I’m extremely excited to be part of the Dance of Shadows blog tour! Ever since Bloomsbury previewed the title and that amazing cover, I knew I had to read it. We’re featuring a guest post from the author, Yelena Black, on her pop culture inspiration.
About DANCE OF SHADOWS
Release: 12 February 2013
Publisher: Bloomsbury Publishing
Vanessa doesn’t believe that her sister is a runaway. She wouldn’t leave her family behind without saying a word. The only way Vanessa can discover the truth behind her mysterious disappearance is to follow in Margaret’s footsteps, but to do so she risks her sanity and maybe even her life . . .
Vanessa Adler is one of the talented few to get a place at the acclaimed New York Ballet Academy. Between backbreaking rehearsals for the school’s production of The Firebird she desperately tries to find out what happened to her sister before she vanished. There are rumors that the pressure of performing the lead role, the same role Vanessa is now rehearsing for, drove her mad. Other girls have gone missing too. Can the role be cursed? Vanessa’s new relationship with leading-man Zep only seems to complicate things further. What is he hiding from her and can she really trust him?
Guest Post from YELENA
Yelena’s pop culture and style inspirations
There are many things that inspired me to write my debut novel, Dance of Shadows, which is a high-stakes thriller set in an elite ballet academy.
The first thing that comes to mind is my training as a ballet dancer. I studied dance for many years as a young girl, and I am familiar with the very intense life of a ballerina. Although it is an incredibly rewarding career, it is also a difficult one, with many restrictions and expectations. I knew that world was one that I wanted explore, which is why I chose to write about ballet.
My favorite dancers and choreographers certainly inspired the story. The Firebird by Stravinsky plays a meaty role in the book, and this is piece of music that has inspired many ballets and one that I respond to immensely. The work of legends such as George Balanchine, Margot Fonteyn, Anna Pavlova, and Rudolf Nureyev has inspired me for years.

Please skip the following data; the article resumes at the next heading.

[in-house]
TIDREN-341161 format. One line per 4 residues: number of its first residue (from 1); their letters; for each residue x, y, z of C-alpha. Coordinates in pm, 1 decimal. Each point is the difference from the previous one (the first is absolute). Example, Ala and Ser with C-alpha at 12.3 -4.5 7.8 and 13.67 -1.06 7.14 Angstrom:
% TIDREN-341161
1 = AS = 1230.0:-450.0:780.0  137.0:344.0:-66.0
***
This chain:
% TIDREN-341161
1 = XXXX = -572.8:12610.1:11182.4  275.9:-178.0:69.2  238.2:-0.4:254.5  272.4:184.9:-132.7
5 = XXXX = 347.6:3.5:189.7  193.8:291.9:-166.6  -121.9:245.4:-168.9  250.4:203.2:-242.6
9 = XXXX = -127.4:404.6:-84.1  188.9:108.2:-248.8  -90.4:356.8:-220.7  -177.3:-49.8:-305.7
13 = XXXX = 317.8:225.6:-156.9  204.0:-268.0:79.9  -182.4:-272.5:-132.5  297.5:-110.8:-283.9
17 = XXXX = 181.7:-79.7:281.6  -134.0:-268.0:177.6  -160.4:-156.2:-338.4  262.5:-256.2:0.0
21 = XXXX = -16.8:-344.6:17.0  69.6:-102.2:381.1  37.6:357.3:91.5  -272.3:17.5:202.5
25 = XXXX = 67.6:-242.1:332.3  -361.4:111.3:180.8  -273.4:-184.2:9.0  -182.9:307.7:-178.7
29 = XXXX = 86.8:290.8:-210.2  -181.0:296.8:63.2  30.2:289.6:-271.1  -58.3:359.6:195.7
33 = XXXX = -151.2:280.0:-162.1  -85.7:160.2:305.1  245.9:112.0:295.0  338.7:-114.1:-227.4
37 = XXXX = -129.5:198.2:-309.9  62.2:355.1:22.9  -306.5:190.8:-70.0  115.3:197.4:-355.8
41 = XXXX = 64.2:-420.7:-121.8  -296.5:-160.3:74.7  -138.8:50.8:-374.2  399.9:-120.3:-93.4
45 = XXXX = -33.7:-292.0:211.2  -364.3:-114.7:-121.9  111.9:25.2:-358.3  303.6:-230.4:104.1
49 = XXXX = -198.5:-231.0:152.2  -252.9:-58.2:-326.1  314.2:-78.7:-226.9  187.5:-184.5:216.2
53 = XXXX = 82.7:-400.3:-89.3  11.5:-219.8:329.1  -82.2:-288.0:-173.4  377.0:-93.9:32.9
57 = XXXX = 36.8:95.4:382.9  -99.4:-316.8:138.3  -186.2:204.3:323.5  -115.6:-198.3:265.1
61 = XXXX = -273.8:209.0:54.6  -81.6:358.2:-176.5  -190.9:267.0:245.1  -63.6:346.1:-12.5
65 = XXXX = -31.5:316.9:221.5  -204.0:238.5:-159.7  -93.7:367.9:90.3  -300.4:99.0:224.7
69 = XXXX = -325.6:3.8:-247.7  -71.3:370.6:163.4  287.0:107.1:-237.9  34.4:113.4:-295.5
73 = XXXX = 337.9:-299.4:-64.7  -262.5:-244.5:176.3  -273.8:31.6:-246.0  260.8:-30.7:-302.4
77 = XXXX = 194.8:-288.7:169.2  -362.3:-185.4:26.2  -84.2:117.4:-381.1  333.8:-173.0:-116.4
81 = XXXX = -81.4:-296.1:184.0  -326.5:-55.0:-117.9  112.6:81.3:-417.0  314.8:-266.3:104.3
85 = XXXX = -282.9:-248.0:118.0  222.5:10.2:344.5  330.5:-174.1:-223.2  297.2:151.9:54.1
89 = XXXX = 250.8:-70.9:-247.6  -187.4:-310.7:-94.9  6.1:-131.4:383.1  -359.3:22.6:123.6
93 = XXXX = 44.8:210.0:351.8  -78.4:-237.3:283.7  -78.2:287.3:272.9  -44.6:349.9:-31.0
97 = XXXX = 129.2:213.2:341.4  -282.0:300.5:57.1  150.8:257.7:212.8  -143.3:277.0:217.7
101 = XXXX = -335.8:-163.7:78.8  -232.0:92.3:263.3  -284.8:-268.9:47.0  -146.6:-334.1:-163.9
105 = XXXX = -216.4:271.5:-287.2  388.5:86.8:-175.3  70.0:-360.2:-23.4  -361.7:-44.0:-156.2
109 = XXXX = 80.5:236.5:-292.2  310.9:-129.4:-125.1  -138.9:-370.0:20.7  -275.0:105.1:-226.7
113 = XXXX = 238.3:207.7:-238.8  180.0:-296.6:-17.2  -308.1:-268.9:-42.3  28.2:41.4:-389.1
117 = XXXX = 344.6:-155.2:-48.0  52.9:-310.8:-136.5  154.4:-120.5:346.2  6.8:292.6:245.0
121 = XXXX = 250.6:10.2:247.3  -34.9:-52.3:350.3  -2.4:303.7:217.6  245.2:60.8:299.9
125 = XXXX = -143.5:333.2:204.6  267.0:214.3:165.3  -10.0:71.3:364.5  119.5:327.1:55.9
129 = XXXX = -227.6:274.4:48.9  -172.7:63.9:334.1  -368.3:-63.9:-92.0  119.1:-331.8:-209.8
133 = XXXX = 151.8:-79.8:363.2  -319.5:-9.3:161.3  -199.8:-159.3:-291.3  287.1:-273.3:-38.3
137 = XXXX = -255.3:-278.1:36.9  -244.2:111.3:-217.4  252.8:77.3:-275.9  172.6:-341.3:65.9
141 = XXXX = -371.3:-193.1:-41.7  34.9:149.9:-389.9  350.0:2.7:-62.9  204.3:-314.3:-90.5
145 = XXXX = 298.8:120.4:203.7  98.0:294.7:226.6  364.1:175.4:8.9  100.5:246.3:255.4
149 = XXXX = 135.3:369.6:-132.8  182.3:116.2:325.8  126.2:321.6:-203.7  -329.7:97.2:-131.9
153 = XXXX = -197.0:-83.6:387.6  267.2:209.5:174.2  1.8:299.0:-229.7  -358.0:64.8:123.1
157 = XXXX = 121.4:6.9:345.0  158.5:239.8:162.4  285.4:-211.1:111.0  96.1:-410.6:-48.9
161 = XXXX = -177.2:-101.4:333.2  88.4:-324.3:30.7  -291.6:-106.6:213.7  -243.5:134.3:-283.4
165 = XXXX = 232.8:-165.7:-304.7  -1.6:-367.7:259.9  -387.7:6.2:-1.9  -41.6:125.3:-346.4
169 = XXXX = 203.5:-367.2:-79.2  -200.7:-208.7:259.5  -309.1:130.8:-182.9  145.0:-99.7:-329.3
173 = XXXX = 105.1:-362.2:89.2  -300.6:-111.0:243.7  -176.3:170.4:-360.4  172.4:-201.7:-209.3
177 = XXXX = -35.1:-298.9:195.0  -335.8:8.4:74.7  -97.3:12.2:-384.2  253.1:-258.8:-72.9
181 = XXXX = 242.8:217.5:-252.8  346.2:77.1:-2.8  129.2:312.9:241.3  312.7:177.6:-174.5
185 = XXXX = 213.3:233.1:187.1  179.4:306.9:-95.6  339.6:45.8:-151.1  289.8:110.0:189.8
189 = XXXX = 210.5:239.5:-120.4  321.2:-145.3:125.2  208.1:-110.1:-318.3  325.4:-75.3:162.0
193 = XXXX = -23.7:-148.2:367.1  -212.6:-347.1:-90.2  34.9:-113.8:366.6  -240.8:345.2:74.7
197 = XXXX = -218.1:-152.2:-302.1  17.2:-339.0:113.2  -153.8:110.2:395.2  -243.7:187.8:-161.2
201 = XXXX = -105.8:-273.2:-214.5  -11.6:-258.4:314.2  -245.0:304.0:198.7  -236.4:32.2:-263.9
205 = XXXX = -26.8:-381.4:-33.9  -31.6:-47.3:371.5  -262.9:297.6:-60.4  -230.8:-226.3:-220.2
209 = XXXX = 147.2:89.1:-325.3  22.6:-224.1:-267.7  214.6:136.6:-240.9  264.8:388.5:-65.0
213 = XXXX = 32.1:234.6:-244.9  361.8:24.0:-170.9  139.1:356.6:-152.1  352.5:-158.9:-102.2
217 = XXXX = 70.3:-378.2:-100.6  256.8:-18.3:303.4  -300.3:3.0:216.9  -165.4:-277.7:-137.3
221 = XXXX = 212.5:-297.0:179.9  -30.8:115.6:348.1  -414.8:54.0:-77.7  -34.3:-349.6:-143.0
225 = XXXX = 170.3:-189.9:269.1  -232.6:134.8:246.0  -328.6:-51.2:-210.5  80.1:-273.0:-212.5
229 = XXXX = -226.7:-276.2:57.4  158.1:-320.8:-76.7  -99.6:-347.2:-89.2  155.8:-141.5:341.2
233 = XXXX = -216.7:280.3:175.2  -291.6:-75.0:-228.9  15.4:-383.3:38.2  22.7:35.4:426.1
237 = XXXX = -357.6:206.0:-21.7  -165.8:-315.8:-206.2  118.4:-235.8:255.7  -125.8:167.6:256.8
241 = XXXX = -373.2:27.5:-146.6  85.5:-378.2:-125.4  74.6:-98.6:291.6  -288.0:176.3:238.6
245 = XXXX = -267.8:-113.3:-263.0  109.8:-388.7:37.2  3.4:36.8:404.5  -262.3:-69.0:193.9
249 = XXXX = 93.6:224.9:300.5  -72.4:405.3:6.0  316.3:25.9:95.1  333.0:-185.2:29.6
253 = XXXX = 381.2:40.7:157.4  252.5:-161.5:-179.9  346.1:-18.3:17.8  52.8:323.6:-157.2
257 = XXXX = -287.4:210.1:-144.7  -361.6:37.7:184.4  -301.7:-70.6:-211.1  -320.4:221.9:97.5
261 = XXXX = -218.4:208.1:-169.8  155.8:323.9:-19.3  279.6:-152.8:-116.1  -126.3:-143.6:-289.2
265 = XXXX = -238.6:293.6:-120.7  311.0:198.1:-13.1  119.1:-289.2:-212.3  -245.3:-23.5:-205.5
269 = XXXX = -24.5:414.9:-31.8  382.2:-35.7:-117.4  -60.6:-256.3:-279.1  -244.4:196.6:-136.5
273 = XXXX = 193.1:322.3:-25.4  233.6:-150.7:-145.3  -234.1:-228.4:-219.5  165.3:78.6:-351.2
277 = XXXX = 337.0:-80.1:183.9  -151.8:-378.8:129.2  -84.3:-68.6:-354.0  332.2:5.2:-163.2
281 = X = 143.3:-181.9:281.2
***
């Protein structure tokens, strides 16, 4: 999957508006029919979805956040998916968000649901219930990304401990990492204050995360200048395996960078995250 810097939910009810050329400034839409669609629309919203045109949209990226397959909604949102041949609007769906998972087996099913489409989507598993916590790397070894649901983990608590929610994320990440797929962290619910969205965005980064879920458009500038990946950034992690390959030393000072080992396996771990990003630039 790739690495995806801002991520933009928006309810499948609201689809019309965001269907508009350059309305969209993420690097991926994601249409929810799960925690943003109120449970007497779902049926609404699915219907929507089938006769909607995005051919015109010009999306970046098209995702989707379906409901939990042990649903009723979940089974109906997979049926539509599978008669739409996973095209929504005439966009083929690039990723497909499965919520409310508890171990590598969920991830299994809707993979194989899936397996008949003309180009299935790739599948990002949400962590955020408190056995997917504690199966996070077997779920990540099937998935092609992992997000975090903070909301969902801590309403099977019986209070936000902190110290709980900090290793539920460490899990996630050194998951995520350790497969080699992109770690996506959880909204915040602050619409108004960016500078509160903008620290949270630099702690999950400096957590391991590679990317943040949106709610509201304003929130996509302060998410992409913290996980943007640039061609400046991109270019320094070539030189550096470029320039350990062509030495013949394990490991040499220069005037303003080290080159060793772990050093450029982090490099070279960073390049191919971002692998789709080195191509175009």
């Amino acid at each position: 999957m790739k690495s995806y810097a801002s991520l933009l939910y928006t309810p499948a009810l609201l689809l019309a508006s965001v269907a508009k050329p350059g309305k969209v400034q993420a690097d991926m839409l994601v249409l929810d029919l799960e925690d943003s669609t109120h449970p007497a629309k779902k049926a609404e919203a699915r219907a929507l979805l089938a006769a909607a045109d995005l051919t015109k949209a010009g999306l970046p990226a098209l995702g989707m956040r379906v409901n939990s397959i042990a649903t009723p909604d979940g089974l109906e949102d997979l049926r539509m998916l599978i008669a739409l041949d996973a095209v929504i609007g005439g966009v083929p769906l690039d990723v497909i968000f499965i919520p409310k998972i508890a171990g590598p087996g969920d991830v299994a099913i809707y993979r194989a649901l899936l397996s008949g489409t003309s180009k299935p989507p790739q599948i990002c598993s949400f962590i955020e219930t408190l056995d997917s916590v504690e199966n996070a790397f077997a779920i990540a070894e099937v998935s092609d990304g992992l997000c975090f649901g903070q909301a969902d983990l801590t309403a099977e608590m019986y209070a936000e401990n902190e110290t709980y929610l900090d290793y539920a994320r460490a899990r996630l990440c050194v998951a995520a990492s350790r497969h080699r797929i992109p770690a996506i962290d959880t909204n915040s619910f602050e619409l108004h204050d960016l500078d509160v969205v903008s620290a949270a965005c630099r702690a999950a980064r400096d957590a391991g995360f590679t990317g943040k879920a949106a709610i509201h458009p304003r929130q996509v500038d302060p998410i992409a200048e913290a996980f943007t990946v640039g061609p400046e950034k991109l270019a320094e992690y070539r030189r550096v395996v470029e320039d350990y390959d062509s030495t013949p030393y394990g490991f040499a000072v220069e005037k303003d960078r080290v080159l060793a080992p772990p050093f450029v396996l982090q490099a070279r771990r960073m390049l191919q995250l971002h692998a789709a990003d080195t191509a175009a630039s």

Also, on a lighter side, I absolutely loved the movie Center Stage and, of course, Black Swan. Recently I’ve become a huge Bunheads fan, and I think Sutton Foster is amazing—both as an actress and a dancer. I’ve also been inspired by the literary works of amazing mystery writers like Gillian Flynn, Tana French, and Stephen King.
As a bonus, we also have a mini-interview with the author:
A conversation with YELENA
The world of ballet is a fascinating one that few people really get to see firsthand. What drew you to write about this world?
For me, the world of ballet is this old, ancient place tucked away in the modern world. Every time I went to the ballet, I felt like I was stepping back in time. It’s so regimented and rooted in tradition: the positions, the costumes, the mastery of the human body. I loved how elite and mysterious it was. I think this book was a way for me to explore that.